Contraction Does Not Equal Recession
A fourth-quarter contraction in the U.S. economy is not a harbinger of recession, CUNA Chief Economist Bill Hampel tells CNN Money.
Federal government spending cuts and a drawdown of inventories by businesses caused the economy to contract for the first time in three years, according to CNN Money.
“No one I know would seriously call this an indicator of recession,” says Hampel.
Gross domestic product—the broadest gauge of U.S. economic growth—shrank at an annual rate of 0.1% last quarter, according to the Commerce Department. That constituted the first quarterly contraction since second quarter 2009, during the Great Recession.
On drag on the economy was a 22% decline in defense spending in the fourth quarter. In the GDP report, defense spending usually is a volatile number and is not likely to decrease as much this quarter, Hampel tells CNN Money.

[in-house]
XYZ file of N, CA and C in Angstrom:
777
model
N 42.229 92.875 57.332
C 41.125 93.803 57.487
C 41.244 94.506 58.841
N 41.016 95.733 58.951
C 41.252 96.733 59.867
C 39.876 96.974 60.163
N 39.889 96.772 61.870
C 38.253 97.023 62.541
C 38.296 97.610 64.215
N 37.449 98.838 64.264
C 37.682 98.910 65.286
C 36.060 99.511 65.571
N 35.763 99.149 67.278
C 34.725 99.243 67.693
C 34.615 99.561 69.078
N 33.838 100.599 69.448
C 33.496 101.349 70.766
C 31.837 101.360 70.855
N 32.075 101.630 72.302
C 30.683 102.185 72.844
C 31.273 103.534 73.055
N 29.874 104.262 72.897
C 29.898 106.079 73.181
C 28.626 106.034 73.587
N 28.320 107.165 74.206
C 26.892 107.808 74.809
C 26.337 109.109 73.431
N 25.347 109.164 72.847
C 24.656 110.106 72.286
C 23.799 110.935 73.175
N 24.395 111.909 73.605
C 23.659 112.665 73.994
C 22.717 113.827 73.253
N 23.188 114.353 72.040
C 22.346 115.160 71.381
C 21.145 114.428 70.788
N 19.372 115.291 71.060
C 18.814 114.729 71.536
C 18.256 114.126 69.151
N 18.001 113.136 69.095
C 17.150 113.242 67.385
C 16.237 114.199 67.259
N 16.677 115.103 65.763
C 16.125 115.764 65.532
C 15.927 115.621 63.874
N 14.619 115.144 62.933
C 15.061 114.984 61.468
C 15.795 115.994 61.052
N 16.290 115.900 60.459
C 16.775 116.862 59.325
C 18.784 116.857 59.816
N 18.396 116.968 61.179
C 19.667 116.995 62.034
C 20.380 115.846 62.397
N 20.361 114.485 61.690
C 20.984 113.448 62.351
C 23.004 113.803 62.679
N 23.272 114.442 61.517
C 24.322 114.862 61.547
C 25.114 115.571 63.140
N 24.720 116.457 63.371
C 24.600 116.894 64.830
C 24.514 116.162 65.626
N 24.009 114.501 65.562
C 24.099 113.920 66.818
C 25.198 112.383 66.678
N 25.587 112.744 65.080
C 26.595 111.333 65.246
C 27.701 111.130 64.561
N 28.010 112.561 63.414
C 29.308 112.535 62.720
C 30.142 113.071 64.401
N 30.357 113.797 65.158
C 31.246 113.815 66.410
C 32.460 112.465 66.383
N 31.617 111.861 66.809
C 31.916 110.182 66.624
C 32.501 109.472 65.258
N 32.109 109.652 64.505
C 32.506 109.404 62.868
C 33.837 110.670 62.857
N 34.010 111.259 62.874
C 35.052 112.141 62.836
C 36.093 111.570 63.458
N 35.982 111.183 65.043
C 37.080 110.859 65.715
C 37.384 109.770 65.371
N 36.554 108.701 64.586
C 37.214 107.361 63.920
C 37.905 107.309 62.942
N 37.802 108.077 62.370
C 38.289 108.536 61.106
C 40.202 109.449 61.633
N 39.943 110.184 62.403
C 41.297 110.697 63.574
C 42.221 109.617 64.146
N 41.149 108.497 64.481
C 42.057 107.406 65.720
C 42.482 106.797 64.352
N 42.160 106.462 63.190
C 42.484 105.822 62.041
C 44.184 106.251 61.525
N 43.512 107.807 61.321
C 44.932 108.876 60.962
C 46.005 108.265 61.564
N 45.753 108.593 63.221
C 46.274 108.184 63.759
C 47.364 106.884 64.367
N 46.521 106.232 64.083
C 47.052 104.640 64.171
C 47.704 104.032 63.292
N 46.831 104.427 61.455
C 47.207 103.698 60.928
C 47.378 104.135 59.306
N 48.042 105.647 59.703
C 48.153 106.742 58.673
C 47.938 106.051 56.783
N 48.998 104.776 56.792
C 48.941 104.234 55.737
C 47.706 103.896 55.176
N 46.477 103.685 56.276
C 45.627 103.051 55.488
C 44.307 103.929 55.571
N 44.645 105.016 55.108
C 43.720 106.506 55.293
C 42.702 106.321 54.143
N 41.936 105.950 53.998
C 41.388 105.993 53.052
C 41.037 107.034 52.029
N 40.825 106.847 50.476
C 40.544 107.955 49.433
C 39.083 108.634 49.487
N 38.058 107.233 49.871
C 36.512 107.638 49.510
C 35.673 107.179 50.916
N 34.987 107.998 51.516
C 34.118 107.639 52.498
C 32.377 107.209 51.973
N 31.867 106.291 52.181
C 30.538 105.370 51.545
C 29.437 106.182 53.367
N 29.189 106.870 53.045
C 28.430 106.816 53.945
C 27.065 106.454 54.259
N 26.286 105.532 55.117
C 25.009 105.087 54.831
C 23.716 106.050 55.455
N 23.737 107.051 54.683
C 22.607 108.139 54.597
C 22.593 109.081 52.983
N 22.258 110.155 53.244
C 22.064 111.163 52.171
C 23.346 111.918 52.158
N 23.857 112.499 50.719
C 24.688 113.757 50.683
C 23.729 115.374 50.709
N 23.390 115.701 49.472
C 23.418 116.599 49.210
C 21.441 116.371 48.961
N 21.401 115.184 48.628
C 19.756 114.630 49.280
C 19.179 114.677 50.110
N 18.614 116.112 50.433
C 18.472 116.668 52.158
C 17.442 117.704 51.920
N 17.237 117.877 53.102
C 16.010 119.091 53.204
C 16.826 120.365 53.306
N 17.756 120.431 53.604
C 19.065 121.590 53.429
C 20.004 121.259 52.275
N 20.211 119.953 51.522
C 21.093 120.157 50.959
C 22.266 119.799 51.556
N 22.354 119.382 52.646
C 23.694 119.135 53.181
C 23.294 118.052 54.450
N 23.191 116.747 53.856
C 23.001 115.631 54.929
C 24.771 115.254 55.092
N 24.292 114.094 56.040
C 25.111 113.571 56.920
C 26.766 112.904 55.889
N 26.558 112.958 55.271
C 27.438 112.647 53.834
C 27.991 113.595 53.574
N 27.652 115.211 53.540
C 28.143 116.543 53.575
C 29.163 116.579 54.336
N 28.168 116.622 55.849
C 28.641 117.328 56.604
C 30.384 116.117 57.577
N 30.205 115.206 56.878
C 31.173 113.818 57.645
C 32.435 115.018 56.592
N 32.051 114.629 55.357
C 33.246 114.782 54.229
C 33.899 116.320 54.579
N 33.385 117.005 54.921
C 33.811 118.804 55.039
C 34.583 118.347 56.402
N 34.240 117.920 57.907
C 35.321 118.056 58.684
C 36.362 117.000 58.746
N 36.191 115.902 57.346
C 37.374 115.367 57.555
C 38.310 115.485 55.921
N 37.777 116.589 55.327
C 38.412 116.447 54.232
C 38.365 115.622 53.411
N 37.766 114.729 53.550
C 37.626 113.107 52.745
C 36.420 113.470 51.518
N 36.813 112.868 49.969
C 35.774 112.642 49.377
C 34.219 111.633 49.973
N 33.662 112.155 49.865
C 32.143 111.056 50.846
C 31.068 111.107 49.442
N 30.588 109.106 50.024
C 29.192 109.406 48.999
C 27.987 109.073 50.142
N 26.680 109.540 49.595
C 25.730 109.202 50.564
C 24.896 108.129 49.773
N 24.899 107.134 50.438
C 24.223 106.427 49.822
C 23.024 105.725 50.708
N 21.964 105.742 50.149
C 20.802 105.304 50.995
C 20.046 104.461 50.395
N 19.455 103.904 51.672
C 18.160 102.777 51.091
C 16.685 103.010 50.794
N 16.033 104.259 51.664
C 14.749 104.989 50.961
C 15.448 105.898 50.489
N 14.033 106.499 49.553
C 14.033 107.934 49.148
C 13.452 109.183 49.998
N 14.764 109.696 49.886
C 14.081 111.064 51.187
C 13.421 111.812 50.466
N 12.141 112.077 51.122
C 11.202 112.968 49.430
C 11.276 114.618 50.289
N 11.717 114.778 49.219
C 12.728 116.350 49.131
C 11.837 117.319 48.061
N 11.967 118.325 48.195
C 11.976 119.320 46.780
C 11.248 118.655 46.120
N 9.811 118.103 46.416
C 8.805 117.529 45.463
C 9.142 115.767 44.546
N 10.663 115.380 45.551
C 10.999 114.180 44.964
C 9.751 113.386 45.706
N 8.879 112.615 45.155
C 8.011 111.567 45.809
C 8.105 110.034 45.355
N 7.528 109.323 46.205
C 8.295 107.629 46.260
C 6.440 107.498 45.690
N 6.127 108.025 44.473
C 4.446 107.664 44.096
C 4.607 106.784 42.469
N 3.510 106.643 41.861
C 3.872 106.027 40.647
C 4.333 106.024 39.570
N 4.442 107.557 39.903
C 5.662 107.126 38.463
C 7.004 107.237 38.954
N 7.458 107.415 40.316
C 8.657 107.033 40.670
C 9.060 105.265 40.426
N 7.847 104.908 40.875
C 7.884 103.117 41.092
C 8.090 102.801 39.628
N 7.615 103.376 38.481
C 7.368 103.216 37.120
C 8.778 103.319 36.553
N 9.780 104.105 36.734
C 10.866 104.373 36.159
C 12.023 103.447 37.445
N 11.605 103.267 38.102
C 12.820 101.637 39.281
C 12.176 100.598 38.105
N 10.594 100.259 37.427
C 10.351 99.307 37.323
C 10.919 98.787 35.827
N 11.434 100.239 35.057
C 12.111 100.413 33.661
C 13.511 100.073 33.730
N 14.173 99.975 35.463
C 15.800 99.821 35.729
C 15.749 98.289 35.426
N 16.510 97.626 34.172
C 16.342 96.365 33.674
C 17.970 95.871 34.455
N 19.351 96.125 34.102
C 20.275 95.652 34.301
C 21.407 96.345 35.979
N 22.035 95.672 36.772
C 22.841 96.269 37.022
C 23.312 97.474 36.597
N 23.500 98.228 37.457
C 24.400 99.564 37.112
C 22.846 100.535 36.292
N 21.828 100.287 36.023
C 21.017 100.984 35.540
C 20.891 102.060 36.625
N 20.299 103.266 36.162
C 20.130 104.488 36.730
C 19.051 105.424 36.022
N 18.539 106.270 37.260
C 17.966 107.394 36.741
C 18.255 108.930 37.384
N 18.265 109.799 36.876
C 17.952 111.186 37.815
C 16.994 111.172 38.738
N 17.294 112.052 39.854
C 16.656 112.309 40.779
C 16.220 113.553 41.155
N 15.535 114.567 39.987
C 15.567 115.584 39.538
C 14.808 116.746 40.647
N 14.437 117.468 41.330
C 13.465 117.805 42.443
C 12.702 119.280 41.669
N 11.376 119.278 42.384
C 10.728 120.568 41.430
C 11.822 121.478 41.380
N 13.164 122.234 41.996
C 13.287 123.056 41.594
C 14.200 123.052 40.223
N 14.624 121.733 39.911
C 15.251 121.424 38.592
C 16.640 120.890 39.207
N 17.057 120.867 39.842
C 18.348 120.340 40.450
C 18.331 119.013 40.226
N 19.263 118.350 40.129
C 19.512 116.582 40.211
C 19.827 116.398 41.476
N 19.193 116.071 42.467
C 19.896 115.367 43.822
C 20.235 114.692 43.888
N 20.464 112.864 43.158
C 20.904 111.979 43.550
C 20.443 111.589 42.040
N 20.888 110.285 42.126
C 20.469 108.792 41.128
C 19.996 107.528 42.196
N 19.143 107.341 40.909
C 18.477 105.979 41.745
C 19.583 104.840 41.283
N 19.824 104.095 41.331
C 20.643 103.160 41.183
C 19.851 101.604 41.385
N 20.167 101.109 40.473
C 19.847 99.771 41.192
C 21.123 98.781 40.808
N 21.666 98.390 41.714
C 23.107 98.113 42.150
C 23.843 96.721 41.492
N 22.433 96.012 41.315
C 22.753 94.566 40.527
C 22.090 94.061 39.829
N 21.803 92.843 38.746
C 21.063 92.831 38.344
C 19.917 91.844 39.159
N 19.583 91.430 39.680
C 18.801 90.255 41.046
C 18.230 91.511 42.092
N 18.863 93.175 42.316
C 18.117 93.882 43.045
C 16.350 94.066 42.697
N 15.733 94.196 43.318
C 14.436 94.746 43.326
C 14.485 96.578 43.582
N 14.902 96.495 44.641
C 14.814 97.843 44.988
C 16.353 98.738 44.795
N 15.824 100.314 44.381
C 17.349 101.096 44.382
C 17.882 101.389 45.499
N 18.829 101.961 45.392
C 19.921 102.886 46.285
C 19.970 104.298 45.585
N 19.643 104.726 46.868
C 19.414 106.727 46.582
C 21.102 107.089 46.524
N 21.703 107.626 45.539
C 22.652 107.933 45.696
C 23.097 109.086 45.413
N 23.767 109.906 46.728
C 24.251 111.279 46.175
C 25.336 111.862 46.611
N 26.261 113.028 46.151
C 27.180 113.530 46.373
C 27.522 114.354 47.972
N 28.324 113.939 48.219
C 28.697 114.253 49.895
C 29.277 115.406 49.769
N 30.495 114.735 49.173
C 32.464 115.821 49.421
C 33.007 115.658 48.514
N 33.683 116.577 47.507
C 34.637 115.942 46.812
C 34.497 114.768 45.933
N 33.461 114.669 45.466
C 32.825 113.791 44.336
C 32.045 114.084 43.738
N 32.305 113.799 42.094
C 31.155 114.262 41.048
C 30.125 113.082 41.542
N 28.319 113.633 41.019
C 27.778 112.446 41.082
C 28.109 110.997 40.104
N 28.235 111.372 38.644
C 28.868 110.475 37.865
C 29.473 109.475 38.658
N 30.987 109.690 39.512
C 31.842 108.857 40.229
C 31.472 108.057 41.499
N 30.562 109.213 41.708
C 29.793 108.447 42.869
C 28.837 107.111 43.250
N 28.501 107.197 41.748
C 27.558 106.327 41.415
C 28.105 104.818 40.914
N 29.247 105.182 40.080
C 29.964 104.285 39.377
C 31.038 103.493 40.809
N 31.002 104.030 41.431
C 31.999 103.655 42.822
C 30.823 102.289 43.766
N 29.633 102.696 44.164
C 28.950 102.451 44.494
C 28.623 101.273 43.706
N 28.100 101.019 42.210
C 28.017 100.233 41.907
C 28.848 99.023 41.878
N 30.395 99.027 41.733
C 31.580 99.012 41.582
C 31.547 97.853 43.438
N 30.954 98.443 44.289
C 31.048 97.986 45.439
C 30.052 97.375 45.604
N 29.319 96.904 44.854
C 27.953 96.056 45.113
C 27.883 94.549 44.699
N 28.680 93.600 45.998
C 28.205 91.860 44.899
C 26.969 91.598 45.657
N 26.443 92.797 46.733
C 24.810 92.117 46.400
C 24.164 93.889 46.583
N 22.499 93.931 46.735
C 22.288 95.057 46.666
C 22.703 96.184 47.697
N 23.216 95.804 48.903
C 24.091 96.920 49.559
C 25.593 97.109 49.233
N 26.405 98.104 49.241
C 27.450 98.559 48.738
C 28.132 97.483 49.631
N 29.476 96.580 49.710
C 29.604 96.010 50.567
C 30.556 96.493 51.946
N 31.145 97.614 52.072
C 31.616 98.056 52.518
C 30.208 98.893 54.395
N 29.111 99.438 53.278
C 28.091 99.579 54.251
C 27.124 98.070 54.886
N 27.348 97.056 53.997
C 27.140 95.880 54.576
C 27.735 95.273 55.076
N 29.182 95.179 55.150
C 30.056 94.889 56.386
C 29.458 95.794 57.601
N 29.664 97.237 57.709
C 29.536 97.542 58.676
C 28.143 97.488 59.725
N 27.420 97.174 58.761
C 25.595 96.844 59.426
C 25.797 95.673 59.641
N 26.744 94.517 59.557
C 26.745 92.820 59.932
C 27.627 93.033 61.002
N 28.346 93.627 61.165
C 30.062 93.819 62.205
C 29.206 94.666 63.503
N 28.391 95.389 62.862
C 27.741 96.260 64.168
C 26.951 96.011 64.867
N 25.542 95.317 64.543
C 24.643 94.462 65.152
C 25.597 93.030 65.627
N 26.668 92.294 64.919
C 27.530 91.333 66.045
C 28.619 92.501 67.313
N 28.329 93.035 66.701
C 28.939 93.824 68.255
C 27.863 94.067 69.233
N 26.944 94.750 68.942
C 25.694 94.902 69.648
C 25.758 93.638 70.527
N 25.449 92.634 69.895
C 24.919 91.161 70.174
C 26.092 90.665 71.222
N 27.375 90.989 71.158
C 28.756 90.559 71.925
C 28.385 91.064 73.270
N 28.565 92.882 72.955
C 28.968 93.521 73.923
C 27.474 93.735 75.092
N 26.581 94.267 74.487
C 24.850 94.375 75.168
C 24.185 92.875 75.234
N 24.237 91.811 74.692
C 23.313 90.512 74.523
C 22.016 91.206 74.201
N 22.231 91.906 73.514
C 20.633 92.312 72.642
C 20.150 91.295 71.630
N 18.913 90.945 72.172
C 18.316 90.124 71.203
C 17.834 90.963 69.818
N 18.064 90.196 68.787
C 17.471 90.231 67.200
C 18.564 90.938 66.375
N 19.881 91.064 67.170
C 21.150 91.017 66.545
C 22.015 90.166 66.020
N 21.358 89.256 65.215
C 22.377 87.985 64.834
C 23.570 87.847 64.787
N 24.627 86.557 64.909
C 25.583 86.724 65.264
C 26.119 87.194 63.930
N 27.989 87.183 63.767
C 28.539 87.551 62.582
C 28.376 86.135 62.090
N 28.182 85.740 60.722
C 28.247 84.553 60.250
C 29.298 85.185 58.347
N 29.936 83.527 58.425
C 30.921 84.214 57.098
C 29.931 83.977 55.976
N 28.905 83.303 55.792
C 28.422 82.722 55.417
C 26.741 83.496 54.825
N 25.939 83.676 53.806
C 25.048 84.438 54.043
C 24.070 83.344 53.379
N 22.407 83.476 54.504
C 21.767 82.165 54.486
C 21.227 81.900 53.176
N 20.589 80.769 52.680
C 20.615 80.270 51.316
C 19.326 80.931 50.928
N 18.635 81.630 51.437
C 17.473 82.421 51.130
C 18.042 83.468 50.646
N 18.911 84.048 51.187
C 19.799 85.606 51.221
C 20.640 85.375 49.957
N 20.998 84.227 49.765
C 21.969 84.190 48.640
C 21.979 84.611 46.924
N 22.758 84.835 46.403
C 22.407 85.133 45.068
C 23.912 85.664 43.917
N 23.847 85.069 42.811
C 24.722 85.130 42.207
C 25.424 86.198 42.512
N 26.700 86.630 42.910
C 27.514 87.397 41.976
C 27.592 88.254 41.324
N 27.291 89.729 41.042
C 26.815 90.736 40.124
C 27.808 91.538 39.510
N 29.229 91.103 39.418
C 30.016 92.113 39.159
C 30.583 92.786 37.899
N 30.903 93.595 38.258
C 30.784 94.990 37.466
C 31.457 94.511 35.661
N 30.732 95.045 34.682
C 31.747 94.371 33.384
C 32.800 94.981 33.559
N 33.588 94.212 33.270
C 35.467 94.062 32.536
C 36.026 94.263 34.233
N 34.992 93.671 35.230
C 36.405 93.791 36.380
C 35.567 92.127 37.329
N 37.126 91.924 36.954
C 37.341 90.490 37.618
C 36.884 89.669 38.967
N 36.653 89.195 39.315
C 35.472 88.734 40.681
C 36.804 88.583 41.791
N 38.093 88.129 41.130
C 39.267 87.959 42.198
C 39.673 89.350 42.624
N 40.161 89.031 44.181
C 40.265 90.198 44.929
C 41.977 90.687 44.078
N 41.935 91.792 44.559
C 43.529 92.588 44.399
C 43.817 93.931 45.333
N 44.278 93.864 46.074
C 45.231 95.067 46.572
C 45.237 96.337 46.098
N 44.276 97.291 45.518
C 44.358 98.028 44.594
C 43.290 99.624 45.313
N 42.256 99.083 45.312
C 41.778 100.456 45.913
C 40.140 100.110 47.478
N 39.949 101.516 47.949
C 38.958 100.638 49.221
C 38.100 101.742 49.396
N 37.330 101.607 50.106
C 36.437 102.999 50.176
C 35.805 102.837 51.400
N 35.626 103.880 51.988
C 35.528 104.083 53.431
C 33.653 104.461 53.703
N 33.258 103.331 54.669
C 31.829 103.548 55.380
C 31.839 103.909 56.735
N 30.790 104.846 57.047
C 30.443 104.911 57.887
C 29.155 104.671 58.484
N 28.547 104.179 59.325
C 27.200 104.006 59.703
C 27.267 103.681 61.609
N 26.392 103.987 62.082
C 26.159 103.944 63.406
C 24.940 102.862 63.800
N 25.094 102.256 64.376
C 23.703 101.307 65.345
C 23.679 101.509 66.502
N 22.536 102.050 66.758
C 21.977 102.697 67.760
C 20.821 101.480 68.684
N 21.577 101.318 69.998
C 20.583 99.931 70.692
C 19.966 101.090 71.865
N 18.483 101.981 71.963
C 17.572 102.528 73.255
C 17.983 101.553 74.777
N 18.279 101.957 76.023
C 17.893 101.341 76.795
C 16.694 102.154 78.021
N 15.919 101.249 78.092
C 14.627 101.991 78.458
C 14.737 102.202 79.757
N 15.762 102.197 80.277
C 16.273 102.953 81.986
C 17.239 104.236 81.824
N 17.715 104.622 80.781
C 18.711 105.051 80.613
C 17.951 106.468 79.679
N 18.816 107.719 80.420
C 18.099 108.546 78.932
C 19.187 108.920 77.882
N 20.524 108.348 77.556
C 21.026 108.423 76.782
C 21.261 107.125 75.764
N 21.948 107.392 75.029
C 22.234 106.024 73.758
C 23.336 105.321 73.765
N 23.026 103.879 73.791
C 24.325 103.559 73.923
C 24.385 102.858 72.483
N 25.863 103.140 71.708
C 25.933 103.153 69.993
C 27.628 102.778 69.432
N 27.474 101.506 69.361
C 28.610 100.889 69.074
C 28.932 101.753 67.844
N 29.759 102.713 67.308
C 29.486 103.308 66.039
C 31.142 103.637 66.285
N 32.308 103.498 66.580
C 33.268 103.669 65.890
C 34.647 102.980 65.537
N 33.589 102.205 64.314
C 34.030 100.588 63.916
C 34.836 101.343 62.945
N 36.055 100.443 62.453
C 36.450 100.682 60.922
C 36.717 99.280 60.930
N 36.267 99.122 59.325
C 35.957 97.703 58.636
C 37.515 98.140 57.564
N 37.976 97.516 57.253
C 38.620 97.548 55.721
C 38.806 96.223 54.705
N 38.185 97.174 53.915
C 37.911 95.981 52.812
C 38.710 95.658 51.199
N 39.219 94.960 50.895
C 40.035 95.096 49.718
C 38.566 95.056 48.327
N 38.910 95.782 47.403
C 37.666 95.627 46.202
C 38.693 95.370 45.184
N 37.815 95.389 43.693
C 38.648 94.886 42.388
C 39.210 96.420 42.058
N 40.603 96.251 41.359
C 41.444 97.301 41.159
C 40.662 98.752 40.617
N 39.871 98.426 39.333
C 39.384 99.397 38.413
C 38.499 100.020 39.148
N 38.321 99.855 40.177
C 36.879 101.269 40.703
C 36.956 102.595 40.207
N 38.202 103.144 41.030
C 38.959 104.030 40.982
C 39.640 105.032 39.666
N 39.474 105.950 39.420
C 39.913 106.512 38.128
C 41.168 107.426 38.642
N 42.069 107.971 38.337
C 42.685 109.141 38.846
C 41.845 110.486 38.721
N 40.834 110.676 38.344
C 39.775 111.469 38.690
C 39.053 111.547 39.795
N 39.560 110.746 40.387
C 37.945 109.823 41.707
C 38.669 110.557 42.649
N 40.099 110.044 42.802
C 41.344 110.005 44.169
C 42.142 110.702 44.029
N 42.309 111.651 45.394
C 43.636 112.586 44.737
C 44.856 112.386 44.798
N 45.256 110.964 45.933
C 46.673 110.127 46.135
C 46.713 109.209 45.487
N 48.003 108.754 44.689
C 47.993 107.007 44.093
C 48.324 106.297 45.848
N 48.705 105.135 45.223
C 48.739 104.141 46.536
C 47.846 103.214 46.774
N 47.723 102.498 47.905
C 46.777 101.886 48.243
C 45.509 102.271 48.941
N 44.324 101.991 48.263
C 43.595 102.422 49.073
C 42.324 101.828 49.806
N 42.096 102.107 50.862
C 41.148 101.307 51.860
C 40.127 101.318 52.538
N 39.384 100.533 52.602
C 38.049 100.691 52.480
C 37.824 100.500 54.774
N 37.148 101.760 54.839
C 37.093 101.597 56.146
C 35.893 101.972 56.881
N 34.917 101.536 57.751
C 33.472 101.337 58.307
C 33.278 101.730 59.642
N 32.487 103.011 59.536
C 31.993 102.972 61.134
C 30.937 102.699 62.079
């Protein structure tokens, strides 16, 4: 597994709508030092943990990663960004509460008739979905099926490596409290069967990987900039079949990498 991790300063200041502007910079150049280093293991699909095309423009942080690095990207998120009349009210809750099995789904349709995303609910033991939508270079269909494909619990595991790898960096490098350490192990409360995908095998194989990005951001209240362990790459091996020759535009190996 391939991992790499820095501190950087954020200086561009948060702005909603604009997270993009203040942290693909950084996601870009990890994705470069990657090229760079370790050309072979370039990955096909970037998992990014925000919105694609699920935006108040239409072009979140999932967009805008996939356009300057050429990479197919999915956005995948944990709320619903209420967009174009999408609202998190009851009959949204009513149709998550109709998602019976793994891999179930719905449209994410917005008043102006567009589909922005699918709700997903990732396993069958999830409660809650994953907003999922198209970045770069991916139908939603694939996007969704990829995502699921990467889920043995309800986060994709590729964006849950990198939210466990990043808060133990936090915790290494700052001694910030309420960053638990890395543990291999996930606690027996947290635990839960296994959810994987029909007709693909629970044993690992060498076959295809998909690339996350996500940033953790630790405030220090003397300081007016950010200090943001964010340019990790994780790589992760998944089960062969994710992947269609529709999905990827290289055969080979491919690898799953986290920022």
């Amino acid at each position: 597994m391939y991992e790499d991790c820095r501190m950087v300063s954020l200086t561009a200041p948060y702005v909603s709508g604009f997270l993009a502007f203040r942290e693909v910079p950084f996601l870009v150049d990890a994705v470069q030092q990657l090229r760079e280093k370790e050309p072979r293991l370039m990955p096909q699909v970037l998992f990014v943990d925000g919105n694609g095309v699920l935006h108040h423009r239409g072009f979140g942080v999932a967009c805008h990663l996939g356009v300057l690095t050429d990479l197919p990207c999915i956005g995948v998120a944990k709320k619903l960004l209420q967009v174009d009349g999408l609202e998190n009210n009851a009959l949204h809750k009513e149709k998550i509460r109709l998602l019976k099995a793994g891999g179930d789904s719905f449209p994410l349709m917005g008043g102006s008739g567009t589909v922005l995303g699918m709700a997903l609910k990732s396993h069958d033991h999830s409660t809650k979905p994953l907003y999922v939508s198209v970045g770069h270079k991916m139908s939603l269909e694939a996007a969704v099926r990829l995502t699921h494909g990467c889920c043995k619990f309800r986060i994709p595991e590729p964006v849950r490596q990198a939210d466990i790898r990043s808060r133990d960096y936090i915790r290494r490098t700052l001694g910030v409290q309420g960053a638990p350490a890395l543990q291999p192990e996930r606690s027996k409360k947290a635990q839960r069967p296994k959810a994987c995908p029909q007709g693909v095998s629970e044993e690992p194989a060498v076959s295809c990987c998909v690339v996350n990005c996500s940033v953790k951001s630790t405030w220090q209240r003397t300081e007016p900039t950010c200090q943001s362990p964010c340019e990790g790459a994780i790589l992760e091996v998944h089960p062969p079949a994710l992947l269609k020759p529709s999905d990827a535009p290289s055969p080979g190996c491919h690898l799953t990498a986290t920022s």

The other drag last quarter was a drawdown of inventories. “Businesses were selling in the fourth quarter, but not replacing the stuff on the shelves,” Hampel says. “When inventories fall in one quarter, they’re really likely to rise the next quarter.”
The basic driver of the economy–consumer spending–appears to be in good shape, Hampel says, adding “the momentum in the economy is positive but not booming.”